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Guide to diving

Diving guide

Diving is not a sport for the faint-hearted.

Jumping from a 10m high platform and hitting the water at a speed of 30mph is a daunting enough prospect on its own.

But when you have to throw in a series of somersaults and twists in between, and land with only the slightest splash, there is little margin for error.


Dives are made from either springboards or platforms.

The flexible springboard allows the diver to launch upwards into the air, while the platform provides a solid base from which to begin a high dive.

In simple terms, a dive breaks down into three main phases - takeoff, flight and entry.

The aim is to link the three as gracefully as possible, and to enter the water with the body straight and in a vertical position.

Take-off: Divers can take off facing forwards or backwards.

For forwards take-offs, they can run along the board or take off from a standing position. For backwards take-offs, they must spring up from a standing position.

Tom Daley
The best divers can perform more than 60 different dives

For platform dives, there is also the option of taking off from a handstand.

Flight: There are several different positions that a diver can adopt in the air, and these are often combined in the same dive.

For the straight position, the body, arms and legs are straight and the feet are together.

For the pike position, the body is bent at the waist but the legs remain straight.

For the tuck, which is used for somersaults, the body is curled and the knees and thighs are drawn in to the chest.

The free position, which is used for twisting dives, combines at least two of the straight, pike and tuck positions.

Entry: The diver must enter the water in as vertical a position as possible, with the body straight, the feet together and the toes pointed.

For head-first entries, the arms should be stretched beyond the head and in line with the body, with the hands close together.

For feet-first entries, the arms should be close to the body, with no bending at the elbows.


At the Olympics and world championships, the 10m platform and 3m springboard are used by both men and women.

The Commonwealth Games adds the 1m springboard, and other competitions include 5m platform and 7.5m platform events.

Front Take-off facing the water
Back Take-off with diver's back to the water
Reverse Facing forward with rotation back towards board
Inward Facing backward with rotation back towards board
Twisting Any dive with a twist
Armstand Handstand takeoff (platform only)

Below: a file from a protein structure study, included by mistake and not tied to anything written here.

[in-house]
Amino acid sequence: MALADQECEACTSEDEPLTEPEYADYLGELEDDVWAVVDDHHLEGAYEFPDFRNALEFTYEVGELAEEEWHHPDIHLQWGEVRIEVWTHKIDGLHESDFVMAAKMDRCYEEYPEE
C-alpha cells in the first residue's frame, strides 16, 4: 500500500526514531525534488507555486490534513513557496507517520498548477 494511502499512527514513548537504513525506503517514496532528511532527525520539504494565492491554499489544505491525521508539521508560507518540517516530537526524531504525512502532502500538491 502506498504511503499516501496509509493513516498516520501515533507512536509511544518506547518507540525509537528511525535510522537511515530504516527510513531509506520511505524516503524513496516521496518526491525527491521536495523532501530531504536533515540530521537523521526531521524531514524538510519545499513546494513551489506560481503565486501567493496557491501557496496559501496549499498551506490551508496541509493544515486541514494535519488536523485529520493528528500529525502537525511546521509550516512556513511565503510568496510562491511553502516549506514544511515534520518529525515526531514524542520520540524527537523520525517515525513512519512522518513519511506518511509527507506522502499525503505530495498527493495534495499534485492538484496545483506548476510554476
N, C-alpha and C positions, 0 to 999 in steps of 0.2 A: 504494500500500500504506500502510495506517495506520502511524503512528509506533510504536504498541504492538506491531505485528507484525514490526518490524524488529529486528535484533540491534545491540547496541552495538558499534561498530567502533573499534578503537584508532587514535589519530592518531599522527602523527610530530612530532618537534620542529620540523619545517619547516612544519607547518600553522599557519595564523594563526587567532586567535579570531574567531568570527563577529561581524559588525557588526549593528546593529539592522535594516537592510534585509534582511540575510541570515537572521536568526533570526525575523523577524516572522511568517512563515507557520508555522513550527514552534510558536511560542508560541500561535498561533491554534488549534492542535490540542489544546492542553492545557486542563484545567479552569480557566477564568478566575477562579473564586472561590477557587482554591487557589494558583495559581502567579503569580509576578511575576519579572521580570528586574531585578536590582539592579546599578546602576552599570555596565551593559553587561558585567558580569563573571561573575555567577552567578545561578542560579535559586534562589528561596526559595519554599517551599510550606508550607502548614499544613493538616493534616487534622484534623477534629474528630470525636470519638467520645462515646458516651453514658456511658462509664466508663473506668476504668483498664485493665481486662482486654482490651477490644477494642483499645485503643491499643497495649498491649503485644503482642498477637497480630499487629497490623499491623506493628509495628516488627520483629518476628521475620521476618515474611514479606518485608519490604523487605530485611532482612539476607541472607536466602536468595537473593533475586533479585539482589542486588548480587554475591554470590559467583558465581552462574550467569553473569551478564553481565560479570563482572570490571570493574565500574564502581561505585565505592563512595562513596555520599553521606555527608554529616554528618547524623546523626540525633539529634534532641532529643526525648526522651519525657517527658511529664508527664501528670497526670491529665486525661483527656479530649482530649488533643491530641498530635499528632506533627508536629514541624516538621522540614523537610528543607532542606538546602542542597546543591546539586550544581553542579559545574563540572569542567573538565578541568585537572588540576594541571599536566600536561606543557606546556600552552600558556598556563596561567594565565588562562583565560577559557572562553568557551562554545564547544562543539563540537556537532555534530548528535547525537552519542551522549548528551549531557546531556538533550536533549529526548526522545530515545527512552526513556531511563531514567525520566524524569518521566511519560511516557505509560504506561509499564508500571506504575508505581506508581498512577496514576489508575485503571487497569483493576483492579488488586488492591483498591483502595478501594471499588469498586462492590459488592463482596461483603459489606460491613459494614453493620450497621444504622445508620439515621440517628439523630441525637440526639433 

In major finals, men get six dives and women five, and their efforts are marked by a panel of seven judges.

Once the diver leaves the start position, the dive is deemed to have begun, and the judges mark on the grace and technique of the dive.

The judges assess only how well a dive is executed, and their total score - minus the highest and lowest marks - is multiplied by the dive's tariff, or degree of difficulty, to obtain a final score.

Dives must be announced to the judges in advance, and no dive can be repeated.

After each dive the referee gives a signal and the judges, without conferring, give their marks.

The diver with the lowest qualifying score goes first in the final, with a tie declared if two or more competitors finish with the same score.


In synchro diving, two team-mates execute their dives at the same time.

Synchronised divers in action
Synchro divers must time their movements perfectly
They are judged on the quality of their dives, and on how closely they mirror each other's movements.

That means they must take off at the same time, travel a similar height and distance from the board or platform, and enter the water at the same time and at a similar angle.

In major competitions, there are 10m platform and 3m springboard synchro events.

In finals, there are six rounds for men and five for women.


If you've got a head for heights, diving might just be the sport for you.

The Amateur Swimming Association is responsible for diving in Britain, along with swimming, synchronised swimming and water polo.

Its website has details of where to find a club in your area.

see also
Brits to watch: Tom Daley
04 Aug 08 |  Diving

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